In the eyes of the FCA, wherever there is a rogue trader, there is a rogue manager who is equally culpable (unwittingly or otherwise). Unless a firm has put in place the correct policies and procedures to mitigate its conduct risk and the rogue trader has totally ignored every measure that the firm has initiated, the regulator will seek retribution from the senior manager also.

The new proposed Regulatory framework FCA CP14/13 – along with a further consultation paper from the PRA CP14/14 proposes amongst other things:

  • A new Senior Managers Regime for the most senior individuals in affected firms
  • A Certification Regime affecting a wider population of risk takers who could harm the firm, its customers, or markets
  • A new set of Conduct Rules, divided between those that apply to all non-ancillary staff within a firm and others that apply only to senior managers.

The result of this will be senior managers being held to account for conduct failings within the businesses they control. This is a clear reversal of the burden of proof in the case of regulatory misconduct, with senior managers needing to prove that they took reasonable steps to avoid it. They face up to seven years imprisonment and an unlimited fine where the regulator can prove reckless misconduct resulting in bank failure. There will be a doubling of the time available to bring actions against senior persons (to six years from the time of the offence). There will also be further remuneration restrictions on top of EU imposed caps on variable remuneration. In short, the net is tightening on senior management who preside over firms that fail to stamp out reckless behaviour and unethical conduct.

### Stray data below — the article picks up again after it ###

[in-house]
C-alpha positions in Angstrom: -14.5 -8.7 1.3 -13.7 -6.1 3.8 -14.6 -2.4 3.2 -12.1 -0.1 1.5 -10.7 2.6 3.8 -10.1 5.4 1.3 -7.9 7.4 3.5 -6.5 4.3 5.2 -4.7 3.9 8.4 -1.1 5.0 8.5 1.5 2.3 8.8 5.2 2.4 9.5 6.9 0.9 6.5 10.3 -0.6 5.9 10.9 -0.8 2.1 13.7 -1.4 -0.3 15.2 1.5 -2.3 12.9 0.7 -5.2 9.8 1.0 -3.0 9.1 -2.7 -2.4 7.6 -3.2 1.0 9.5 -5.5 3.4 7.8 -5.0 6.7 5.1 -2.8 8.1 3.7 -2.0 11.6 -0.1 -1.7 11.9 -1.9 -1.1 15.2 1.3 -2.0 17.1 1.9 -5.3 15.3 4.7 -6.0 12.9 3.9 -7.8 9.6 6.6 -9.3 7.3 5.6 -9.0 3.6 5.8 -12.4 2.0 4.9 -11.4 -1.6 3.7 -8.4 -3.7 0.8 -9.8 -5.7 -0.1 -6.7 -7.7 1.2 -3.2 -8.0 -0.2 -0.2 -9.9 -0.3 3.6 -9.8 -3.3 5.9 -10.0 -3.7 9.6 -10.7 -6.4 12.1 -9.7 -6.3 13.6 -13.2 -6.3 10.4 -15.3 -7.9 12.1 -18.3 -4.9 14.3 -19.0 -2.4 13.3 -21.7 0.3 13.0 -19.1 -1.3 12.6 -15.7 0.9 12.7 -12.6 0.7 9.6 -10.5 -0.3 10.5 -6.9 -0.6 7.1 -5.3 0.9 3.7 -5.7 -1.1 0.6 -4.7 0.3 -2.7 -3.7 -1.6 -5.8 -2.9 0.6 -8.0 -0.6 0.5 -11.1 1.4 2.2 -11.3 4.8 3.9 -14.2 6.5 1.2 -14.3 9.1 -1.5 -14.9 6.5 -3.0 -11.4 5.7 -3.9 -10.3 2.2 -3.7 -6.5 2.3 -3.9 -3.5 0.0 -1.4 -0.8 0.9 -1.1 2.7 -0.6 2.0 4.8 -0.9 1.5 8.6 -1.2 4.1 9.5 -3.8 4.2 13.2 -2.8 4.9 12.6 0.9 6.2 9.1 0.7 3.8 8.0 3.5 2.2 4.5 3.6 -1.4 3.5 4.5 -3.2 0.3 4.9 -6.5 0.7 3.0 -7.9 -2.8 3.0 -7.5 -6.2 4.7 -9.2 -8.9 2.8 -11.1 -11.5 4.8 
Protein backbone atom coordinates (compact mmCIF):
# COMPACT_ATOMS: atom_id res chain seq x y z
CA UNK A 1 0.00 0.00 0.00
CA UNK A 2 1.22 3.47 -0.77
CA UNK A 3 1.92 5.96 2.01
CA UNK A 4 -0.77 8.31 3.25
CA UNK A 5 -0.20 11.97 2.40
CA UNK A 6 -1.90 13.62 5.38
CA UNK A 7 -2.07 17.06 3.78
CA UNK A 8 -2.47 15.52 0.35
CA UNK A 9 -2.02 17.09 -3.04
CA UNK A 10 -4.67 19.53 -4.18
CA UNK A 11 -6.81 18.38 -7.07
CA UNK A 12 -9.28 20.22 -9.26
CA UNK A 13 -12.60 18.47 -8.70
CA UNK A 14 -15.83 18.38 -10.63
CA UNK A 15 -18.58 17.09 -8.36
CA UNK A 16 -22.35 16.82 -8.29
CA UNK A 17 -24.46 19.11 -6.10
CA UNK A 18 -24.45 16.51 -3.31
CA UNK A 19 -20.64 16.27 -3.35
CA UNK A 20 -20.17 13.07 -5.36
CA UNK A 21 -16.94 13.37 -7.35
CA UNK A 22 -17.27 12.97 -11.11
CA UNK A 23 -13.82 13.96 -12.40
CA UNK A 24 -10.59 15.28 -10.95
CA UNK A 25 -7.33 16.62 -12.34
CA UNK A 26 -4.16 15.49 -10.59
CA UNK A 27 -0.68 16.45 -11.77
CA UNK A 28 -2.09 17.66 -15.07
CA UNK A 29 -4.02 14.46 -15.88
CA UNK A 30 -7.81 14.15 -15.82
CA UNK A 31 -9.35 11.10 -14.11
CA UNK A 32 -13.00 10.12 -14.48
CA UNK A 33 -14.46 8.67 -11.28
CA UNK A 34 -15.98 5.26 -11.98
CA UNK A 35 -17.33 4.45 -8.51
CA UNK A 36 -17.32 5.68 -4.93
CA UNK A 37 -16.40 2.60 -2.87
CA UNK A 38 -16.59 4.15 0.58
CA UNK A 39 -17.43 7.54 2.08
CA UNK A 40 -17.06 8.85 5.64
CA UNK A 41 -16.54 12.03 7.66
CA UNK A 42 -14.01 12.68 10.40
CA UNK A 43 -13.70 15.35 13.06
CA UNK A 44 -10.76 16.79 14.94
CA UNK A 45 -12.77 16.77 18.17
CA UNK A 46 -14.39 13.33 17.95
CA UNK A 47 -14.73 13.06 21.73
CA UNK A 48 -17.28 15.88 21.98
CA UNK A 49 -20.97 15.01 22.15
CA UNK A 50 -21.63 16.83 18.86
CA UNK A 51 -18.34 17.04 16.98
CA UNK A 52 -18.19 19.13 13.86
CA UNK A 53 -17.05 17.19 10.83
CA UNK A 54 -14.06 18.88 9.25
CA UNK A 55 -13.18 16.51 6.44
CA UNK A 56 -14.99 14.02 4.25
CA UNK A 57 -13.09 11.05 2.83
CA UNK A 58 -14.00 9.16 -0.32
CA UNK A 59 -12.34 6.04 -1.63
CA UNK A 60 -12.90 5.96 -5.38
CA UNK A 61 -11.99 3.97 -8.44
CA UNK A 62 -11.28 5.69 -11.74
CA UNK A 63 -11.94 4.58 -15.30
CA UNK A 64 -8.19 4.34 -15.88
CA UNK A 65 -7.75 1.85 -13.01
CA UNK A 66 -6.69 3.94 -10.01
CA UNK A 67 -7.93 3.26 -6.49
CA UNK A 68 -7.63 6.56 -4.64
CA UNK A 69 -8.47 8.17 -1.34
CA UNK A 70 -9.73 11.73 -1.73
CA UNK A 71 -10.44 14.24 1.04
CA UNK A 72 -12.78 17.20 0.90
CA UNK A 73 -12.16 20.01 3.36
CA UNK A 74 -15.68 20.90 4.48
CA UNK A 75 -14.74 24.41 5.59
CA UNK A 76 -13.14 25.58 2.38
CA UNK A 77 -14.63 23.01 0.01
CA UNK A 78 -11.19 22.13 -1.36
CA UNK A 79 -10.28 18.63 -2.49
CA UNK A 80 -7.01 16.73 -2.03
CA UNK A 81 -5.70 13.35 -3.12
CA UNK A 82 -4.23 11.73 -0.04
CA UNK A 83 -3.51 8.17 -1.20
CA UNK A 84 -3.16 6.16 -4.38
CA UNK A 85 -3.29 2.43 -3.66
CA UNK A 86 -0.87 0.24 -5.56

What is already abundantly clear is that senior management must focus on establishing tighter governance and controls through a culture that encourages ethical conduct and compliant behaviours. This can be achieved through a mix of training, monitoring, policy, assessment and appropriate remuneration structures. Senior management must lead by example and ensure that this culture is instilled from the top down.

On this basis alone then, it is inconceivable that Rebekah Brooks would have escaped enforcement from the FCA had the News of the World been a bank.

We are constantly reminded that the FCA is now focusing on ‘outputs’ not ‘inputs’ i.e. the resultant behaviours of staff that affect the product, the markets and customers. A newspaper editor can clearly see the outputs of his or her staff on the pages of the newspaper before it goes to press. A senior manager of a bank cannot possibly oversee every transaction, trade or piece of advice being delivered across desks, products and international markets. It should have been a lot easier to spot the unethical practices being blatantly carried out in the News of the World.

It is indeed the regulatory imposition of an acceptable culture that differs so starkly. The FCA demands and expects all financial institutions to instil a code of practice and a culture that is acceptable. The tabloid press expect no such thing.

On the subject of apologies, there could hardly be a sharper contrast between the two industries in their levels of contrition. The banking industry has bent over backwards to comply with the ever-growing demands of regulation. On the other hand, on the day of Brooks’s acquittal the sister paper of the News of the World (the redoubtable Sun) ran the headline – ‘Old Bailey Sensation – A Great Day for Red Tops’ – with a full page picture of the red-headed Ms Brooks.

Can you imagine any bank daring to thumb its nose so blatantly at the FCA?